By Alan Scherstuhl
By Chuck WIlson
By Amy Nicholson
By Chris Klimek
By Stephanie Zacharek
By Stephanie Zacharek
By Alan Scherstuhl
By Stephanie Zacharek
While guest-hosting a TV variety show in 1964, Dean Martin ridiculed a hot new rock ’n’ roll act with his trademark blend of cocksure innuendo, aw-shucks buffoonery, and inebriated syntax: “Now, something for the youngsters — five singing boys from England. . . . They’re called the Rollin’ Stones. I been rolled while I was stoned myself, so [pause, audience laughter] I don’t know what they’re singing about, but here they are at.” After the lads performed Willie Dixon’s “I Just Want to Make Love to You,” Dino ushered them offstage, quipping, “They’re gonna leave right after the show for London — they’re challenging the Beatles to a hair-pullin’ contest.” Years later, bassist Bill Wyman, still miffed, recalled another zinger from that day, when Martin described a trampoline acrobat as “the father of the Rolling Stones. He’s been trying to kill himself ever since.”
Imagine: A band that made its bones by being offensive taking offense at a disrespectful elder. Perhaps they consoled themselves by imagining that the crooner was whistling past the graveyard of musical obsolescence; actually, they were just too young to appreciate a kindred spirit, a performer whom no less an expert than Elvis Presley had dubbed “The King of Cool.” With the release of The Dean Martin Celebrity Roasts Collectors Edition (StarVista, six DVDs, $59.95), you can judge anew whether the tall, dark, and handsome baritone born Dino Paul Crocetti in Steubenville, Ohio, still deserved his crown as he and his cronies yukked it up during the twilight of an improbable, uniquely American, career.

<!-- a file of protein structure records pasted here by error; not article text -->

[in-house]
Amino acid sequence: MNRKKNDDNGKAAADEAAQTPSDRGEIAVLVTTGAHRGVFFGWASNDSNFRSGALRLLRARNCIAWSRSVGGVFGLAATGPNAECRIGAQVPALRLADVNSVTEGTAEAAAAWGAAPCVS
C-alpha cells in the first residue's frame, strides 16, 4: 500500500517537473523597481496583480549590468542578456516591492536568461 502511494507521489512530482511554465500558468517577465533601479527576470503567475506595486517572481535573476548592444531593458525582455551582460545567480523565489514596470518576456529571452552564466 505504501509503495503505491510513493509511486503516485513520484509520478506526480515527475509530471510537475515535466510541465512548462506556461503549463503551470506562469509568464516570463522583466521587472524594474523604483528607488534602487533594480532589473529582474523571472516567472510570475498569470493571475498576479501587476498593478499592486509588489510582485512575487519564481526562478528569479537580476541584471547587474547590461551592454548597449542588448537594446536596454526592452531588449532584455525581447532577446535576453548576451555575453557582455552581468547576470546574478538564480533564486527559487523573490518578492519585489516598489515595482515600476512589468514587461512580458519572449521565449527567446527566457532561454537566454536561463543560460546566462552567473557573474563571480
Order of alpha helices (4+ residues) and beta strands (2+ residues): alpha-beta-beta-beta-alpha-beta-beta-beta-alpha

In his magisterial biography Dino, author Nick Tosches describes Martin (1917–1995) as a natural-born singer who expanded effortlessly into nightclub comedy and a wide variety of roles on the silver screen. But despite his fabulous wealth and perennial popularity, Martin, according to Tosches, found little solace and even less meaning in his boundless success, maturing into what Dino’s hoodlum pals termed a menefreghista, Italian for someone “who simply did not give a fuck.” In his early singing career Martin was serendipitously teamed with a rubber-faced comic named Jerry Lewis, and their ad-libbed mayhem was an instant smash on the high-rolling nightclub circuit. In 1948, Dean began landing his songs on the pop charts; during the next year, he and Lewis embarked on a lucrative string of ludicrous comedies on the big screen. Lewis once said, with little financial exaggeration, “Can you pay two men $9 million to say ‘Did you take a bath this morning?’ ‘Why, is there one missing?’ — Do you dare contemplate such a fuck and duck? Yet that’s what we did.”
The act broke up acrimoniously in 1956, but by then Dean already had a bundle of top-10 songs, and there were plenty of solo roles awaiting him in Hollywood. Although Martin’s performances received decidedly mixed reviews, he was vindicated by boffo box office. The star was laconic about his acting style; later in his career, one director told Look magazine, “Dean doesn’t like acting, really. We set scenes up so that he only has to work in short spurts.” In the same article Dean dismissed method acting: “Motivation is a lotta crap.”